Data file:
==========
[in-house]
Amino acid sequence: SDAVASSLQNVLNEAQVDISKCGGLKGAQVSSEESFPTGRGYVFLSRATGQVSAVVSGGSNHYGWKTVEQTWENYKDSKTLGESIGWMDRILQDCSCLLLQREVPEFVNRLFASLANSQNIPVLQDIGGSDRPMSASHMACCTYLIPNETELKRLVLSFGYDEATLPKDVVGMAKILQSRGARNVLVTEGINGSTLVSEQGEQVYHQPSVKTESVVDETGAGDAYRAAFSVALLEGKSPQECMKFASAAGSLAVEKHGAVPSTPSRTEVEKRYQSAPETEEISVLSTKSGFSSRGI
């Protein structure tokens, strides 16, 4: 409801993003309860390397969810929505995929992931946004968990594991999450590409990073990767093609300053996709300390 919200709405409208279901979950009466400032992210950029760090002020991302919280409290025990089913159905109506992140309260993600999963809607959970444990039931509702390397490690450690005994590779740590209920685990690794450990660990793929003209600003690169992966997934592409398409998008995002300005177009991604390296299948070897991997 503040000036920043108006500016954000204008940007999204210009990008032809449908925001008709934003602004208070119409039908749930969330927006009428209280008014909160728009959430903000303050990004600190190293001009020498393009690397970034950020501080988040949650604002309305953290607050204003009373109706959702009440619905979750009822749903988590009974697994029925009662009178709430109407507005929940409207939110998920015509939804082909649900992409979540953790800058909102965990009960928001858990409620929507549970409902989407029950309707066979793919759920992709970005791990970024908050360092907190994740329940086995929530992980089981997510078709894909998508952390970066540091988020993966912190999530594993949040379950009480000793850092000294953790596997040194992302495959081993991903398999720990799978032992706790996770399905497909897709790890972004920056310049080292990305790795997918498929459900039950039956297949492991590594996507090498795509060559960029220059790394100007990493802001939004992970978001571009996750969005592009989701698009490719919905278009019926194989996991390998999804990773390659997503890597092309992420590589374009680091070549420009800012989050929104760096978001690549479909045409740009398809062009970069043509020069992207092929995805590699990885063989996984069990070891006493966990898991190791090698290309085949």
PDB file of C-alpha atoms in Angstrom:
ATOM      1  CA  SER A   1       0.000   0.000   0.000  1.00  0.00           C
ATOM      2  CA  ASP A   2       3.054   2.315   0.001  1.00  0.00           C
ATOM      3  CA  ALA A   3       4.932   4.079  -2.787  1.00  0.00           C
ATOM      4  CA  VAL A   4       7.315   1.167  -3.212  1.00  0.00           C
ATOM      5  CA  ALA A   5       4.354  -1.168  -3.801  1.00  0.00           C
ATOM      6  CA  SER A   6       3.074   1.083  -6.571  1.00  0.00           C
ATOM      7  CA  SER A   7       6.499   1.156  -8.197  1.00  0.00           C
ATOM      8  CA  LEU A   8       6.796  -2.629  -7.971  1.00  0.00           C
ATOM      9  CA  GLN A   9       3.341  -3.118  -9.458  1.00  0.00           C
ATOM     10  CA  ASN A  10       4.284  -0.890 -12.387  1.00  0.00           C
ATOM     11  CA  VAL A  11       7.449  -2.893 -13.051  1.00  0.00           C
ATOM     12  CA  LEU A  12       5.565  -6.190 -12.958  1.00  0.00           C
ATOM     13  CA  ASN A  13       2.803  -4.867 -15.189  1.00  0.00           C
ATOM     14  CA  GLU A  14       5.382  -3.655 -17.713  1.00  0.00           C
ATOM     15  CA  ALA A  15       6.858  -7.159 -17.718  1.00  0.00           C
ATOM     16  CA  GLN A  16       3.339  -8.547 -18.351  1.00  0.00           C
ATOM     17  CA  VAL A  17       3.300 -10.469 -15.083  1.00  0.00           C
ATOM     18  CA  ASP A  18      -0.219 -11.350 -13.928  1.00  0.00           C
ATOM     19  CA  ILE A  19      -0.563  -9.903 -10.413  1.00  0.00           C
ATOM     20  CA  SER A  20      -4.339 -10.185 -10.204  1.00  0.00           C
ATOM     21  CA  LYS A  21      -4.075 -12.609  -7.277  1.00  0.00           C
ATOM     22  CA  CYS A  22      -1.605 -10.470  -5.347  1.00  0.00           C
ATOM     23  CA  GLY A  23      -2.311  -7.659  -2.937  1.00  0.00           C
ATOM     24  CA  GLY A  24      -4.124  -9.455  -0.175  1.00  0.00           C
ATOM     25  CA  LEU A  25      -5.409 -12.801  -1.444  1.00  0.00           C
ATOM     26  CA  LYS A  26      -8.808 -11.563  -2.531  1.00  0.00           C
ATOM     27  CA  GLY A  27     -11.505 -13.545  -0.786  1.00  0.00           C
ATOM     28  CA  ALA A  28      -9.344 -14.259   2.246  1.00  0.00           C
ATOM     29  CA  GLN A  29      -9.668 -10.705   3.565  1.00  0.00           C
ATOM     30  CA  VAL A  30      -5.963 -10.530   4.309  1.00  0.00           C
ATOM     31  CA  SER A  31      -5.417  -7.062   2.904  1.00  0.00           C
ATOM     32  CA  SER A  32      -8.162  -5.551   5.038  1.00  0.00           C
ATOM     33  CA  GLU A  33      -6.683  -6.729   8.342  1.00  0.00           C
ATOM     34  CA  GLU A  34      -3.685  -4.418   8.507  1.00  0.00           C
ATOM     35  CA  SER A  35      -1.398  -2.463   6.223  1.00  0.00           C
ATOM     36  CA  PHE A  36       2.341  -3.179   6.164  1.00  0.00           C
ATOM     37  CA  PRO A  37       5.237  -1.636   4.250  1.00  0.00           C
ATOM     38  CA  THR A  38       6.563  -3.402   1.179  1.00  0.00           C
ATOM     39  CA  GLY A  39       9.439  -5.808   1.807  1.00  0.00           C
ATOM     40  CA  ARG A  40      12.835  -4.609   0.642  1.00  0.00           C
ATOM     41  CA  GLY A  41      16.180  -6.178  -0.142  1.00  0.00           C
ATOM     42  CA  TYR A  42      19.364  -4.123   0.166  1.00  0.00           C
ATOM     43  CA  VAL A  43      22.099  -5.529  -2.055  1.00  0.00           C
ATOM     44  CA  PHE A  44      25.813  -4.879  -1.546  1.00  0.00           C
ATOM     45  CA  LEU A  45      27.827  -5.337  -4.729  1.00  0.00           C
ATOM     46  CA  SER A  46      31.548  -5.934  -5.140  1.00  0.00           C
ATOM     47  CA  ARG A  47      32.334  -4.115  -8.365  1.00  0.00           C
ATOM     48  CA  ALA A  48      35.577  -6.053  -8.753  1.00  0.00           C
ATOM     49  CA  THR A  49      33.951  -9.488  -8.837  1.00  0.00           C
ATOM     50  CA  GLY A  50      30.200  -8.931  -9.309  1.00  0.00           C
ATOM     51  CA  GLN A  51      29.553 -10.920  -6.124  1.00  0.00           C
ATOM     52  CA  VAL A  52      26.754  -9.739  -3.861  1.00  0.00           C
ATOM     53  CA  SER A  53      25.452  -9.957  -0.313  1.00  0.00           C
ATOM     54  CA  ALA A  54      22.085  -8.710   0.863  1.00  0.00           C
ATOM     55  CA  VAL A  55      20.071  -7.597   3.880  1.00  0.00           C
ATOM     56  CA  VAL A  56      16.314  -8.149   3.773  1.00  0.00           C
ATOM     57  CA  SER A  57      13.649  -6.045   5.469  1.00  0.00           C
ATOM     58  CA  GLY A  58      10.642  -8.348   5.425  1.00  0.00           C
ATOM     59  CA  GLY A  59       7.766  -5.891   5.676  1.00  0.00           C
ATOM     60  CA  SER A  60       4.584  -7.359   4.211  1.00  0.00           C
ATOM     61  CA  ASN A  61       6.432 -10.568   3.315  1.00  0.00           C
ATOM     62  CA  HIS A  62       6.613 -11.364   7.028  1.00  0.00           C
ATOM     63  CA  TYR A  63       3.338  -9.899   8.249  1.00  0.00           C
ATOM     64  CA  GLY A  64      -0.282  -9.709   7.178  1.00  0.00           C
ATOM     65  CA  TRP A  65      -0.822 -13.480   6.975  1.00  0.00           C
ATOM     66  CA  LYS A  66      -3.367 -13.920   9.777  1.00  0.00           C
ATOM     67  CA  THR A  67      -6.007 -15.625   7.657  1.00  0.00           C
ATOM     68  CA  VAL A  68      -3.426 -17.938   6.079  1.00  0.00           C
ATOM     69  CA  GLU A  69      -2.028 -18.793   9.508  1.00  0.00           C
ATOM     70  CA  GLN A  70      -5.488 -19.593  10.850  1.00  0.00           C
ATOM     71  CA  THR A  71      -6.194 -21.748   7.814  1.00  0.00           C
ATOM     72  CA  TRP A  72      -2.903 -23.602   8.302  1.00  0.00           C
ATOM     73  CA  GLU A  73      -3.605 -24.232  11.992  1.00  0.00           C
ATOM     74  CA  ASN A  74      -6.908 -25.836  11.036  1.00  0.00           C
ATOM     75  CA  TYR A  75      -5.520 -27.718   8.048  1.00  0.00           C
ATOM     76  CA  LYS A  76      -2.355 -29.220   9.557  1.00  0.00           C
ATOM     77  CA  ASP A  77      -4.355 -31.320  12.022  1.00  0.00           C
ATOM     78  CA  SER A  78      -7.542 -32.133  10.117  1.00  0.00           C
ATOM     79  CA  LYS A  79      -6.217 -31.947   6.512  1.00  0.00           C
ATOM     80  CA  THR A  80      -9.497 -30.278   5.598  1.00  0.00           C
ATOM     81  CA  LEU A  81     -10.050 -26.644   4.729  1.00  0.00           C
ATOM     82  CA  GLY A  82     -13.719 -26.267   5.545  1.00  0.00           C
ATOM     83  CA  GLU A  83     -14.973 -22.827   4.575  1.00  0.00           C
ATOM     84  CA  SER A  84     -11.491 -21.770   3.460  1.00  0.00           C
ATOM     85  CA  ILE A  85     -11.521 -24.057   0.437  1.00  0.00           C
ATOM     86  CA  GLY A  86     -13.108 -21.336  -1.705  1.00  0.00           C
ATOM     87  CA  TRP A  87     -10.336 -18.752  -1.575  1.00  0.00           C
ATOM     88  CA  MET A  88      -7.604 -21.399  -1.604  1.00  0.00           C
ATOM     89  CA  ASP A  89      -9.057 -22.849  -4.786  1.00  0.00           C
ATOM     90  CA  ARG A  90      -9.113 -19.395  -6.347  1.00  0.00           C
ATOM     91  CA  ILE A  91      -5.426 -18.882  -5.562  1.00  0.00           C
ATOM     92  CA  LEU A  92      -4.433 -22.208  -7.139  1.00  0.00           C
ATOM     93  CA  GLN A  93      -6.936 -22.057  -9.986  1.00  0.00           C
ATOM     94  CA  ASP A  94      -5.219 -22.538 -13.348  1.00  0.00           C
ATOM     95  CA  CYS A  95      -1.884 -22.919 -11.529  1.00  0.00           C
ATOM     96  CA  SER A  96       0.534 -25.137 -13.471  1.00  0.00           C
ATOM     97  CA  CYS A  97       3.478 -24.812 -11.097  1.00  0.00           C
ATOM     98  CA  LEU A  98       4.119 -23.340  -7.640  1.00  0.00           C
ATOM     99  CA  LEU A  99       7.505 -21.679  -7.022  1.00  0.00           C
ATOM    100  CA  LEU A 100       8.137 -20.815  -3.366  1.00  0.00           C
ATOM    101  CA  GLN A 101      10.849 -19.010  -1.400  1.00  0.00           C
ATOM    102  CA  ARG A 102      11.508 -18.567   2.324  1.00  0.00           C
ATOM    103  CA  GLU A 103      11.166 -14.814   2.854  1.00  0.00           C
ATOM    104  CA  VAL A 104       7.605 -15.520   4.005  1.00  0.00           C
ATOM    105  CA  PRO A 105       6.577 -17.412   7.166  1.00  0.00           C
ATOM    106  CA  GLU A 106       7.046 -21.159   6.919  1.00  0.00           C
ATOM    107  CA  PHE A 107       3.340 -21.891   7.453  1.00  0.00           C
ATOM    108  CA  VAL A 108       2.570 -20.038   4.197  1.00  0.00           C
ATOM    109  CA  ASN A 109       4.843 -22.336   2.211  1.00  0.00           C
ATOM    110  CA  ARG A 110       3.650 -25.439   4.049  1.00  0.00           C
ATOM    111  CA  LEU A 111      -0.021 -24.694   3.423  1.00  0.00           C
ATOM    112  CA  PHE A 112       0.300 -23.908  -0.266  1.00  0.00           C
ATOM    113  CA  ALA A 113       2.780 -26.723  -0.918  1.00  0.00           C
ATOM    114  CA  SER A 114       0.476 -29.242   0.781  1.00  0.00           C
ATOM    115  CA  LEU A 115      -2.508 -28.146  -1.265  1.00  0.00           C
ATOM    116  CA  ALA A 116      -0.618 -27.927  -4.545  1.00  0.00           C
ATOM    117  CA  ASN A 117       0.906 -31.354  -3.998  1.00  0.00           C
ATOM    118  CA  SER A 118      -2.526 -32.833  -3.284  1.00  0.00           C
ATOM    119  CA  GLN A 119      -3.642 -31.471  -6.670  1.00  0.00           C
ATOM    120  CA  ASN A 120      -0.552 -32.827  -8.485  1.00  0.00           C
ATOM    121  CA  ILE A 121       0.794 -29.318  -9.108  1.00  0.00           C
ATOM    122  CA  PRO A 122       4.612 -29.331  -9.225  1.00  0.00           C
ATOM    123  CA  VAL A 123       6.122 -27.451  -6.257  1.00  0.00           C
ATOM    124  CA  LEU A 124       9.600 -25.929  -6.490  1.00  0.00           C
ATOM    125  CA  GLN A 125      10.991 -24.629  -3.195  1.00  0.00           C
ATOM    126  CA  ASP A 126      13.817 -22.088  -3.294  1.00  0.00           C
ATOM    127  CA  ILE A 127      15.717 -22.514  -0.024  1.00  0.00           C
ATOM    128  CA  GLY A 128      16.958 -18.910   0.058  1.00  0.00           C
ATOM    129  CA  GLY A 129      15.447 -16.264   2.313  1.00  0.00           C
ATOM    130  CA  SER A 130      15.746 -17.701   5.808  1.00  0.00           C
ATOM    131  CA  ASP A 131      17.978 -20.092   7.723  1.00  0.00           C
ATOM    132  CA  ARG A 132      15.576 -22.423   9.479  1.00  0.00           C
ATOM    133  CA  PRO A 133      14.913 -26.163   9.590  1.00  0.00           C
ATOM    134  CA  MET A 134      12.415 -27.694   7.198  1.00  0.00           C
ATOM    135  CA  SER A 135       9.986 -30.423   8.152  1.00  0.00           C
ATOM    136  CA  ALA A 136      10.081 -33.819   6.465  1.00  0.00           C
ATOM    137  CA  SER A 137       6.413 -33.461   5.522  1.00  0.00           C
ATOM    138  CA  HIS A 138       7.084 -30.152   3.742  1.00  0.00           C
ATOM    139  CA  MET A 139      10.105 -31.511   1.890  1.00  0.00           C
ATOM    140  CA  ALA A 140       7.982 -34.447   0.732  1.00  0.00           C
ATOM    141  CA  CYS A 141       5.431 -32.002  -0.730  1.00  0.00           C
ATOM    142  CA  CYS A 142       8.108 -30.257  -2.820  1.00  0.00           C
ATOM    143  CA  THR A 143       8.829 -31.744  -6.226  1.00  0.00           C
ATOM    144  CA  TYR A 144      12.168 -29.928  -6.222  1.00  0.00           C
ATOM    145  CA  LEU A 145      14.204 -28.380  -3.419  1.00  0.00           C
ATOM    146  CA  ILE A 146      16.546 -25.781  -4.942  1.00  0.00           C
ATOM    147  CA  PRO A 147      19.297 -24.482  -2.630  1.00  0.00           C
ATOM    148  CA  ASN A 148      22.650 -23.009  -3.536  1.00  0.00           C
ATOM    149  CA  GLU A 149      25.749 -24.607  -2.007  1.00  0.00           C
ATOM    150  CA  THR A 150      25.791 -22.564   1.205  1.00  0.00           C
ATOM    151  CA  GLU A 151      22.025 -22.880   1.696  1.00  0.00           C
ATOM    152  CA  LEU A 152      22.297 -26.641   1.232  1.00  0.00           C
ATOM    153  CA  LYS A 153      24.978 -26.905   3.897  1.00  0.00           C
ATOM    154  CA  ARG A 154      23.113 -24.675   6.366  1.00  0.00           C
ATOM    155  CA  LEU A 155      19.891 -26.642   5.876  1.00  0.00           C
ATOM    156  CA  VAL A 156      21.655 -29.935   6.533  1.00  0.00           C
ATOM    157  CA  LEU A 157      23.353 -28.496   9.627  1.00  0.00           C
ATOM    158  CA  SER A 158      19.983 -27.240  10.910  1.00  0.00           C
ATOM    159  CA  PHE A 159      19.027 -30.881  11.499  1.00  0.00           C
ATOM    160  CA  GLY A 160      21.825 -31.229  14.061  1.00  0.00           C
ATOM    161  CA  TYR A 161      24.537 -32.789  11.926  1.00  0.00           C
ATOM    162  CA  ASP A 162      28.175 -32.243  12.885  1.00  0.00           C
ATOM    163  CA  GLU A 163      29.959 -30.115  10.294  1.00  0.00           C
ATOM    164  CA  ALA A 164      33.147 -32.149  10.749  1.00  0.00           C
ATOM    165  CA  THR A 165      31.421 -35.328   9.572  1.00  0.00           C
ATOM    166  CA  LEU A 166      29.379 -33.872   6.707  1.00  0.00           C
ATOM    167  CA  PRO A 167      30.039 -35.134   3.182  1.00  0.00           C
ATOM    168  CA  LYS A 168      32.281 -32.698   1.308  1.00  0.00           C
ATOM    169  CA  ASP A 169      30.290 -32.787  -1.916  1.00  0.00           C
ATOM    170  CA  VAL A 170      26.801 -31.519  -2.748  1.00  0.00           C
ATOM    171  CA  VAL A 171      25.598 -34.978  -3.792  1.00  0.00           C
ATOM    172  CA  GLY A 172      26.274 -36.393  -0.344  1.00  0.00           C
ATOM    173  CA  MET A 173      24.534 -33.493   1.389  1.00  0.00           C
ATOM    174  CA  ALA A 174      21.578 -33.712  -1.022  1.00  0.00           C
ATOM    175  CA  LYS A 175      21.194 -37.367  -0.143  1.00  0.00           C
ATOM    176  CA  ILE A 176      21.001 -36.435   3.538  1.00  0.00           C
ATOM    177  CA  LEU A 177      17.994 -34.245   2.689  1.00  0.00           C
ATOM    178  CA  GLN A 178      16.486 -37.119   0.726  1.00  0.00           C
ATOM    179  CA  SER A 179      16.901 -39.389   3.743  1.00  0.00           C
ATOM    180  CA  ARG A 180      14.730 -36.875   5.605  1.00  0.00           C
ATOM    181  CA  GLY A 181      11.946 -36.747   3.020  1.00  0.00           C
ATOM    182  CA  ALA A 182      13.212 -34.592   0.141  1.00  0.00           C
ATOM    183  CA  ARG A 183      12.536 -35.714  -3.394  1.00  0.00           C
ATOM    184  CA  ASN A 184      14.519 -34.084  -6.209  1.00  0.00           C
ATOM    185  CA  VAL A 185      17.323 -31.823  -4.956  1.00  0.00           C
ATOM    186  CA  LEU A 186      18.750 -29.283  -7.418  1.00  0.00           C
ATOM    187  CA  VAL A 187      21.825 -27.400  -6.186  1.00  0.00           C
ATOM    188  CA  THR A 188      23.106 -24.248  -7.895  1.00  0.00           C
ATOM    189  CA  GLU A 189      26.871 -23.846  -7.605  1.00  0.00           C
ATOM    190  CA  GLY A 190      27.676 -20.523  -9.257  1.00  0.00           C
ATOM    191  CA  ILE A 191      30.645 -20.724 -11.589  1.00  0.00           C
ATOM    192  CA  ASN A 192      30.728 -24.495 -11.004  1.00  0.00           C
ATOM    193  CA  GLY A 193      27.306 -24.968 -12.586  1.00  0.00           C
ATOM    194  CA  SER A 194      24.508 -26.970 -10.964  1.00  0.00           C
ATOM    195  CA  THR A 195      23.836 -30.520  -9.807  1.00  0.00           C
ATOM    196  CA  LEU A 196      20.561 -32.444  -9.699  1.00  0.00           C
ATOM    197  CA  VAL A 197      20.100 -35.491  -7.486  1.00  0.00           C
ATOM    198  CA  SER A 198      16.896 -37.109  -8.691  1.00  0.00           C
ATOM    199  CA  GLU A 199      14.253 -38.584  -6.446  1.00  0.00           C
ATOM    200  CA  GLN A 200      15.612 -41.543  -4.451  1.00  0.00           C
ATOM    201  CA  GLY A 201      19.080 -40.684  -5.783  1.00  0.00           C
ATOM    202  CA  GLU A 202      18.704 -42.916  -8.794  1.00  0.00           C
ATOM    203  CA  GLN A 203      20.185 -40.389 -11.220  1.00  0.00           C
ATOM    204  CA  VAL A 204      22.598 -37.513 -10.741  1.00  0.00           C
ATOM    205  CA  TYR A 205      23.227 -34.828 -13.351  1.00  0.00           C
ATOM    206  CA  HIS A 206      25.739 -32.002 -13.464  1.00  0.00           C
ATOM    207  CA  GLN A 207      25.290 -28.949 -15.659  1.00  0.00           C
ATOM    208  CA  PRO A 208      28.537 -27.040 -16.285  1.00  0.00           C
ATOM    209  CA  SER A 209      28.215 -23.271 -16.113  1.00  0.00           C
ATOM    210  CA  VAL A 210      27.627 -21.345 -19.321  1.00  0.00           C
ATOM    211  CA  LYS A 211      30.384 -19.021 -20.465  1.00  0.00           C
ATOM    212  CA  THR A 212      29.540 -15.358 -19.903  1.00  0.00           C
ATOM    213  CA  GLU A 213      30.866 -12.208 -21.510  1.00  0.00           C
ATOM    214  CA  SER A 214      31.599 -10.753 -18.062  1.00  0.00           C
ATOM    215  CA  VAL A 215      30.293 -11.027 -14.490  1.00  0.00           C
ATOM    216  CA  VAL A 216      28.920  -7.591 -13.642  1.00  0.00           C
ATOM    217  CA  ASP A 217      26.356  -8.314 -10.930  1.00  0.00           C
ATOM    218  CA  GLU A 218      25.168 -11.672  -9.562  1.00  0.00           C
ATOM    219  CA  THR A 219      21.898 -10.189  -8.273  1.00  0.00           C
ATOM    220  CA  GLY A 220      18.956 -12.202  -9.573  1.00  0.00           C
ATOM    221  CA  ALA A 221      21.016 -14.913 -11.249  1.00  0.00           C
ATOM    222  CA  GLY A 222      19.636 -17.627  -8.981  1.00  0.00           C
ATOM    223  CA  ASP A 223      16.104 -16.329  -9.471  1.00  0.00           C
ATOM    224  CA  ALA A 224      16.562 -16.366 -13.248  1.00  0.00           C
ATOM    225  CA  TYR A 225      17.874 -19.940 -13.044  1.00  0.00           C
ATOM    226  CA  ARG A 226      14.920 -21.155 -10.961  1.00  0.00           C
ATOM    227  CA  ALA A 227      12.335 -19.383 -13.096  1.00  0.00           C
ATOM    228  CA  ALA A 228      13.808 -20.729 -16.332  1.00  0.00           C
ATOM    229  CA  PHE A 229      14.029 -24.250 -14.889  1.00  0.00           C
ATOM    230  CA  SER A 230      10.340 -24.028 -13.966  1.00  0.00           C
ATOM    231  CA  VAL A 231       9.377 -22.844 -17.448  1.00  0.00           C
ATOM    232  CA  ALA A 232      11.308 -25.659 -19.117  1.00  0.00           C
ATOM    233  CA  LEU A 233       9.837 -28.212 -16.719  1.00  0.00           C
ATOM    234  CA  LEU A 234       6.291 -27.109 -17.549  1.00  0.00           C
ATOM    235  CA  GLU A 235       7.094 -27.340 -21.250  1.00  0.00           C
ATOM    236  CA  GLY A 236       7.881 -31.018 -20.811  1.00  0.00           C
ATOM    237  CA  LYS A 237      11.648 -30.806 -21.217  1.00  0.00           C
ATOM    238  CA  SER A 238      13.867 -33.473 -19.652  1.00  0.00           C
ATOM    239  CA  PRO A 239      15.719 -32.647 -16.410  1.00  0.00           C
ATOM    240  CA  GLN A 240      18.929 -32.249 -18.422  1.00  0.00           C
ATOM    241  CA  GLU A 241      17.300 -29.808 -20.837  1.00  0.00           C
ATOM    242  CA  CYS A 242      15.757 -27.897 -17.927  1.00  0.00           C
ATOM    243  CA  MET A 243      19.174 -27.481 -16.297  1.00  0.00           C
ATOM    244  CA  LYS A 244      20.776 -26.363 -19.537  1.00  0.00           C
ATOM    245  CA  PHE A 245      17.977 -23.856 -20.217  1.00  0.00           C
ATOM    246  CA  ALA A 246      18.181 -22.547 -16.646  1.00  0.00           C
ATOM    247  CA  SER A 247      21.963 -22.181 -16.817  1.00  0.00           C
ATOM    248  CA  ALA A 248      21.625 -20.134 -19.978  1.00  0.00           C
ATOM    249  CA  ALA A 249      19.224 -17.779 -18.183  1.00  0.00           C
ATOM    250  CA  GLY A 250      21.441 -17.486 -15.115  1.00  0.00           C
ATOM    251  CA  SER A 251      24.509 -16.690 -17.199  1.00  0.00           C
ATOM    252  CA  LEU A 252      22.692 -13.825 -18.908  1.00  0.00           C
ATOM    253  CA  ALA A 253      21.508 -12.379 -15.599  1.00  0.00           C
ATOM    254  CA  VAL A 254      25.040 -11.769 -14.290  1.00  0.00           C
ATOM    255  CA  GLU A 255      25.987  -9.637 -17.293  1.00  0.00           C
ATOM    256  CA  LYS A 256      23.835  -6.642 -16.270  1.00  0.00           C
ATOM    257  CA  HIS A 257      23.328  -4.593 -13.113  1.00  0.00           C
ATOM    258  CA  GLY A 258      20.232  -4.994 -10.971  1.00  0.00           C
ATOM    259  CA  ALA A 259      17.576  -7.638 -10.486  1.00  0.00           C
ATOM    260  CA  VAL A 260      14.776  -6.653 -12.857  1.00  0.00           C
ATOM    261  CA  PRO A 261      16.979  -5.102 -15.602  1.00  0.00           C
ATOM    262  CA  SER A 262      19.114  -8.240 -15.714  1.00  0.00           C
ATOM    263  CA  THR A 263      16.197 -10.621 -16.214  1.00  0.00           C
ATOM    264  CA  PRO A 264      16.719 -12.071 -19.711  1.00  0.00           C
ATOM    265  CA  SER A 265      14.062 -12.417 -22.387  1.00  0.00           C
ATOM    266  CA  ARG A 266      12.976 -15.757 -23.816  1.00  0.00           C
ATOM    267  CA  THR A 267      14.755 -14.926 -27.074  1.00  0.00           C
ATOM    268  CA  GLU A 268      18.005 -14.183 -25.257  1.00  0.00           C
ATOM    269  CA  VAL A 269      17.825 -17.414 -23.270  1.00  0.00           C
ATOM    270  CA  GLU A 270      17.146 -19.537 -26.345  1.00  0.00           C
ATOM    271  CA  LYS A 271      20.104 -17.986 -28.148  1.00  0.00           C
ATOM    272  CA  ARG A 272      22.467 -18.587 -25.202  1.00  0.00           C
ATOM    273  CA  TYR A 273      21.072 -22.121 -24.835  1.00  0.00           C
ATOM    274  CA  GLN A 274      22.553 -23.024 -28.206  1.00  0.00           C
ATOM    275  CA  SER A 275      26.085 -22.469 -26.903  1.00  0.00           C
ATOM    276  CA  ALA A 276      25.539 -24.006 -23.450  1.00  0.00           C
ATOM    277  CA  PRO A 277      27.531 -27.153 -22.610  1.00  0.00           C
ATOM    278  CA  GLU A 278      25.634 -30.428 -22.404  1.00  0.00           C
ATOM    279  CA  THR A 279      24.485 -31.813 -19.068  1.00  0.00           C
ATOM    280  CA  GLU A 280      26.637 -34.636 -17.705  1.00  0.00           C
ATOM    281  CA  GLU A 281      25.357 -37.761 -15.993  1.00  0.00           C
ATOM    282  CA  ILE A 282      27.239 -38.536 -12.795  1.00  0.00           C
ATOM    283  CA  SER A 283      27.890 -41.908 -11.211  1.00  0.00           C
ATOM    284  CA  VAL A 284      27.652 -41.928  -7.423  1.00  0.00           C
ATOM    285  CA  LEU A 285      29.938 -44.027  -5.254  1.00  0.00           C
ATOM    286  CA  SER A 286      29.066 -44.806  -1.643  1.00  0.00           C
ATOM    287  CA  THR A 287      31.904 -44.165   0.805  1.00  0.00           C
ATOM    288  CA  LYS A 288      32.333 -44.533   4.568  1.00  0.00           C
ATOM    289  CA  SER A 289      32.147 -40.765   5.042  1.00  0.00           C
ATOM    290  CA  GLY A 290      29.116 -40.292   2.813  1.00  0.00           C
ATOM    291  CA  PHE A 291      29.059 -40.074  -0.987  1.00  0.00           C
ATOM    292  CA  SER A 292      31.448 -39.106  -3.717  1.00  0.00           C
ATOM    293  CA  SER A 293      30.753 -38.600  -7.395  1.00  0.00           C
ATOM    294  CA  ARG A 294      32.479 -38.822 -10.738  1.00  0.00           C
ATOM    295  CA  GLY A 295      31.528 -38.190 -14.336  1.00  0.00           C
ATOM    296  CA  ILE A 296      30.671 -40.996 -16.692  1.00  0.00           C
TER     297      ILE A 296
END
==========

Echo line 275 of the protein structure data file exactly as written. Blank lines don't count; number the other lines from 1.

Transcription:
ATOM    271  CA  LYS A 271      20.104 -17.986 -28.148  1.00  0.00           C